Play Therapy Play Therapy Play therapy is a good intervention approach for working with young children who lack the verbal abilities to describe their difficulties clearly enough to receive support and assistance from counselors. This strategy seems to work with children experiencing a broad range of difficulties. The play therapist must carefully select toys that will help children to express their thoughts and feelings. The arrangement of the toys and the atmosphere in the play therapy setting must provide comfort and consistency so that children will feel safe in acting out problem situations and relationships. Although each approach to play therapy has its own philosophy for the process and the selection of toys, the play therapist uses the play therapy process to help children gain a better understanding of how they view themselves, others, and the world and to learn new attitudes to replace self-defeating attitudes. The play therapist chooses toys designed to facilitate this exploration and to help children learn new ways of interacting with others.
Play therapy seems to work best with children who have issues surrounding power and control, children with poor self-concepts and social skills and children who have experienced some kind of trauma. Children lack the cognitive maturity to benefit from talking through their problems. Nor do adult controlled activities give children the feeling of empowerment they can achieve with the voluntary activity of play. In a play therapy session, the child is the director and rule maker. They create a world they can master, practice social skills, overcome frightening feelings, and symbolically triumph over the upsets and traumas that have stolen their sense of well being.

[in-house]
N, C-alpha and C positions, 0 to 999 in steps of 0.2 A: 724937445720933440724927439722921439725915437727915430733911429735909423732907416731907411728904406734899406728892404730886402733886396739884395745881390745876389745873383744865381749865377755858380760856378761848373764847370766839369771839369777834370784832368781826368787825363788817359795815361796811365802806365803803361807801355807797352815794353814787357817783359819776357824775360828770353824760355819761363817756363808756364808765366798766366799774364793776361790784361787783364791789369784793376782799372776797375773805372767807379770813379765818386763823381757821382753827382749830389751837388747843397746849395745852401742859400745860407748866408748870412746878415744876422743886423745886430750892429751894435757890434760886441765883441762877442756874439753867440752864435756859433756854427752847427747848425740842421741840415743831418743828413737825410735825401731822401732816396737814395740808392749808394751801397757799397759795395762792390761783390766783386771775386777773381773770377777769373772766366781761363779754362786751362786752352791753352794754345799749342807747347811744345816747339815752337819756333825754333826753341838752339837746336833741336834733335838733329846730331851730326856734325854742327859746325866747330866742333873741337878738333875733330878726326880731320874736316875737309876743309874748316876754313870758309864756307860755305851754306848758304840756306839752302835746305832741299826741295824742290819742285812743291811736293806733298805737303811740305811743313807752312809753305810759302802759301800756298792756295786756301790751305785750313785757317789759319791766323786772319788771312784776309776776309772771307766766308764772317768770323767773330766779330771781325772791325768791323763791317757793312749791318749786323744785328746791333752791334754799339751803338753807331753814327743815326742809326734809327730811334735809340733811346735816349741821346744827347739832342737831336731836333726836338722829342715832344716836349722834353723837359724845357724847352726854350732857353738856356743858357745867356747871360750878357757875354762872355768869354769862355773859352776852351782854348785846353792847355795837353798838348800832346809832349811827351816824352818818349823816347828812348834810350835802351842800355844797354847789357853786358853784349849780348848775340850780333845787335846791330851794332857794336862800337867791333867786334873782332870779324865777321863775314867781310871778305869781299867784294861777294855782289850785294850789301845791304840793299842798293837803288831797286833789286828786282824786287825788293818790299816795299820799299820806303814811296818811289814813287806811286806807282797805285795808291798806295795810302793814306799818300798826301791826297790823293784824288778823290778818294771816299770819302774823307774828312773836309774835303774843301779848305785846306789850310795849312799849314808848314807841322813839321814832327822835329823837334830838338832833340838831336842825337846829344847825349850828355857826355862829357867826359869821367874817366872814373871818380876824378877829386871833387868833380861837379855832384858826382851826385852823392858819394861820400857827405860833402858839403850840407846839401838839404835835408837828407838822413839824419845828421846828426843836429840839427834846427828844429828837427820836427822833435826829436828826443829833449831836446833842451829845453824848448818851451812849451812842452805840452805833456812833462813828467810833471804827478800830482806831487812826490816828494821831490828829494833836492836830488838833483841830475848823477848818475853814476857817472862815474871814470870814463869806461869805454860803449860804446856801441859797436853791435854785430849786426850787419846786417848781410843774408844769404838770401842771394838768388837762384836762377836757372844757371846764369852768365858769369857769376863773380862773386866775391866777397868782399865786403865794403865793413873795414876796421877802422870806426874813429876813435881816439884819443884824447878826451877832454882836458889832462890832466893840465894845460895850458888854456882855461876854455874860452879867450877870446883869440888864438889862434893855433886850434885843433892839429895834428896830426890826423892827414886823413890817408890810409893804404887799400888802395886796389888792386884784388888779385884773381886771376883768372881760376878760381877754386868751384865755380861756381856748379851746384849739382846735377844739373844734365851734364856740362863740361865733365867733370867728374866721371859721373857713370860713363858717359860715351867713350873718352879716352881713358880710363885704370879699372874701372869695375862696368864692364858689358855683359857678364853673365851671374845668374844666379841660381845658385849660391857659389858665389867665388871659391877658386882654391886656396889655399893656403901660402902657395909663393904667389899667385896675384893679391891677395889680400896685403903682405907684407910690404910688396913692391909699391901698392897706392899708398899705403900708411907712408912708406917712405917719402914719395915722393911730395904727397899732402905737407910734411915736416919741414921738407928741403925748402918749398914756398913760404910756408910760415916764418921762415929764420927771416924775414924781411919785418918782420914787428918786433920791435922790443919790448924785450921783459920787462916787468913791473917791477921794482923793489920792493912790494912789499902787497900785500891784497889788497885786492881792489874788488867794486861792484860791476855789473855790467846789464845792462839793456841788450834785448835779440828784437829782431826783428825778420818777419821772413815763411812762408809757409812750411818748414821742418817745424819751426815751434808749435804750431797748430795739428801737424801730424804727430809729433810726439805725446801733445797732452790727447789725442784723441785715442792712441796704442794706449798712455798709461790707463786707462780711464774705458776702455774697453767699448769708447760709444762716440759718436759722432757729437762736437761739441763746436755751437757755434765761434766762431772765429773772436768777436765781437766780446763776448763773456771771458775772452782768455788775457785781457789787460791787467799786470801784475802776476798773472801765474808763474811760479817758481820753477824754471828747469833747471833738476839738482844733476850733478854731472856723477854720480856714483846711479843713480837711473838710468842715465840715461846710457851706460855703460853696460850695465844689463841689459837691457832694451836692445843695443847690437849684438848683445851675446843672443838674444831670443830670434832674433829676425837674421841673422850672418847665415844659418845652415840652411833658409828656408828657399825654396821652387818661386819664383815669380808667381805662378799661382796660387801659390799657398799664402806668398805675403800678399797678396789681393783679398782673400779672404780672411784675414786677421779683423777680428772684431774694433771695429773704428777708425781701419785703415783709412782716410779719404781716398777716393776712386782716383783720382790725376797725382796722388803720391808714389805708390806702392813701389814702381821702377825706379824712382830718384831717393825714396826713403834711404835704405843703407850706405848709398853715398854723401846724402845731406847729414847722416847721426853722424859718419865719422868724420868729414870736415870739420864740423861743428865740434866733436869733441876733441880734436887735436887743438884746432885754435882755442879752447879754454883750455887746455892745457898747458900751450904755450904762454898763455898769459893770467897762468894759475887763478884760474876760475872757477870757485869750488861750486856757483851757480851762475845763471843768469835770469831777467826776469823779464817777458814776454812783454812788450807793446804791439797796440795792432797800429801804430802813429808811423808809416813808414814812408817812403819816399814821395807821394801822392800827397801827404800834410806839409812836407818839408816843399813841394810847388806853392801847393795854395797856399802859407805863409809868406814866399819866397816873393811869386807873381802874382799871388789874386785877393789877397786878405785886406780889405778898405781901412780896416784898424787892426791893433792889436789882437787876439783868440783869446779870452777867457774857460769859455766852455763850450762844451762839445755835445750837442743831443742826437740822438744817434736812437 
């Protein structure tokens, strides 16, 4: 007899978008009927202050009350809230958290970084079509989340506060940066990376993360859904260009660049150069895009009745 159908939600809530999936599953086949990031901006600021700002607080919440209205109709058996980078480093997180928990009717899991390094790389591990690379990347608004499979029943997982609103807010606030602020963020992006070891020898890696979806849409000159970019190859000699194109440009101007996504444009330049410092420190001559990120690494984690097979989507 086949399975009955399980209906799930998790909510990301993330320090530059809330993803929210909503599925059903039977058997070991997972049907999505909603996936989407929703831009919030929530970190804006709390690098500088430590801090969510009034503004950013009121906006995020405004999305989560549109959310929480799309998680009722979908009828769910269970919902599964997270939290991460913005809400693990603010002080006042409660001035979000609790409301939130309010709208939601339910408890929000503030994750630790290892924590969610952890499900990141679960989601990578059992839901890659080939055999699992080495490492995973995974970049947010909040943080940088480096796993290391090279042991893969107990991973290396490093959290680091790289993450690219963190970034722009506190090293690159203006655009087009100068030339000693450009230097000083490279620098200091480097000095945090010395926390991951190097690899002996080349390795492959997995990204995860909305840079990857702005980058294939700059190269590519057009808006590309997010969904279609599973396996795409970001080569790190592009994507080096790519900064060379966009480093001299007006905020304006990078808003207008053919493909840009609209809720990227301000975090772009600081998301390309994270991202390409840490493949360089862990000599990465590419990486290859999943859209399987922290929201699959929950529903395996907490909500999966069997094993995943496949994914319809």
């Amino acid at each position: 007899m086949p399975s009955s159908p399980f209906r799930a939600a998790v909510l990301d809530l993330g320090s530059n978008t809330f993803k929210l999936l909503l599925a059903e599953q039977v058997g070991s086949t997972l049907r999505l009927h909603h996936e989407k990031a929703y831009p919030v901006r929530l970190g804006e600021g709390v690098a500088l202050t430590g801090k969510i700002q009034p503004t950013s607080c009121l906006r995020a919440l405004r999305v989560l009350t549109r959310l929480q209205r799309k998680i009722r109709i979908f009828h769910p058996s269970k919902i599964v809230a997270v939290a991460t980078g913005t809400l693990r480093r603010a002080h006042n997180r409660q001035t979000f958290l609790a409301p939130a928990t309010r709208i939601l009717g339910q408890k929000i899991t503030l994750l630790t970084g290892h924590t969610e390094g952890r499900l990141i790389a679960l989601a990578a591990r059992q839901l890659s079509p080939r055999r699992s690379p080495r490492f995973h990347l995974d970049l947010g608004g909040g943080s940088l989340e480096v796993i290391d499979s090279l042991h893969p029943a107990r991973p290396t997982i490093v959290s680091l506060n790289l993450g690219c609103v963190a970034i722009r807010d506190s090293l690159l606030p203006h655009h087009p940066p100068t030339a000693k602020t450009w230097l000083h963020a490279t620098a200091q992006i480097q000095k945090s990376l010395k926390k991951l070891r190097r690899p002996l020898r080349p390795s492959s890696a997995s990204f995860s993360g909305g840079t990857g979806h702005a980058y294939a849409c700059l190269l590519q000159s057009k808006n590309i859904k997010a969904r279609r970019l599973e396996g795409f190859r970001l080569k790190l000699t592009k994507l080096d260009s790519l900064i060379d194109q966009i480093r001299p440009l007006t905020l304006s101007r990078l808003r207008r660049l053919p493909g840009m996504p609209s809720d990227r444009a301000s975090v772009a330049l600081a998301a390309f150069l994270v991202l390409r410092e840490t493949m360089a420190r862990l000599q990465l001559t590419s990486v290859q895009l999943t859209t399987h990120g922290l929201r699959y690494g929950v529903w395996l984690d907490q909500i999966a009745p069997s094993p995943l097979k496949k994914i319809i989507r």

A trained play therapist understands the metaphorical content of a child’s play, and strives to help the child express their needs and discover solutions in a safe, therapeutic environment. Play is the child’s natural method of learning, developing, and expressing their feelings. Play Therapy offers children the opportunity to use the power of their own natural creativity and imagination to heal and grow. Play therapy takes place in a playroom, specially designed, decorated, and furnished with the toys and equipment children need to use as tools for the dramatic scenes they direct with the therapist. Parents are important allies in the play therapy process and can do much to support and enhance the work their child does in play therapy sessions.
Therapists meet regularly with parents to learn what is happening in the child’s life, to share important observations, and to give suggestions on how parents can support their child’s therapy. Although many childhood upsets are healed without the intervention of therapy, play therapy offers children a natural, safe, and non intrusive method to hasten recovery from common distressing events as well as major traumas. Parents sometimes believe that seeking therapy for their child would indicate parental failure. Although some children have been traumatized by events within the control of parents, many youngsters can benefit from play therapy that experienced situations over which their parents had no control, or were compelled to initiate for the child’s benefit, such as medical procedures. Also, many children who have experienced no trauma of which their parents are aware can dramatically enhance their self-esteem through play therapy.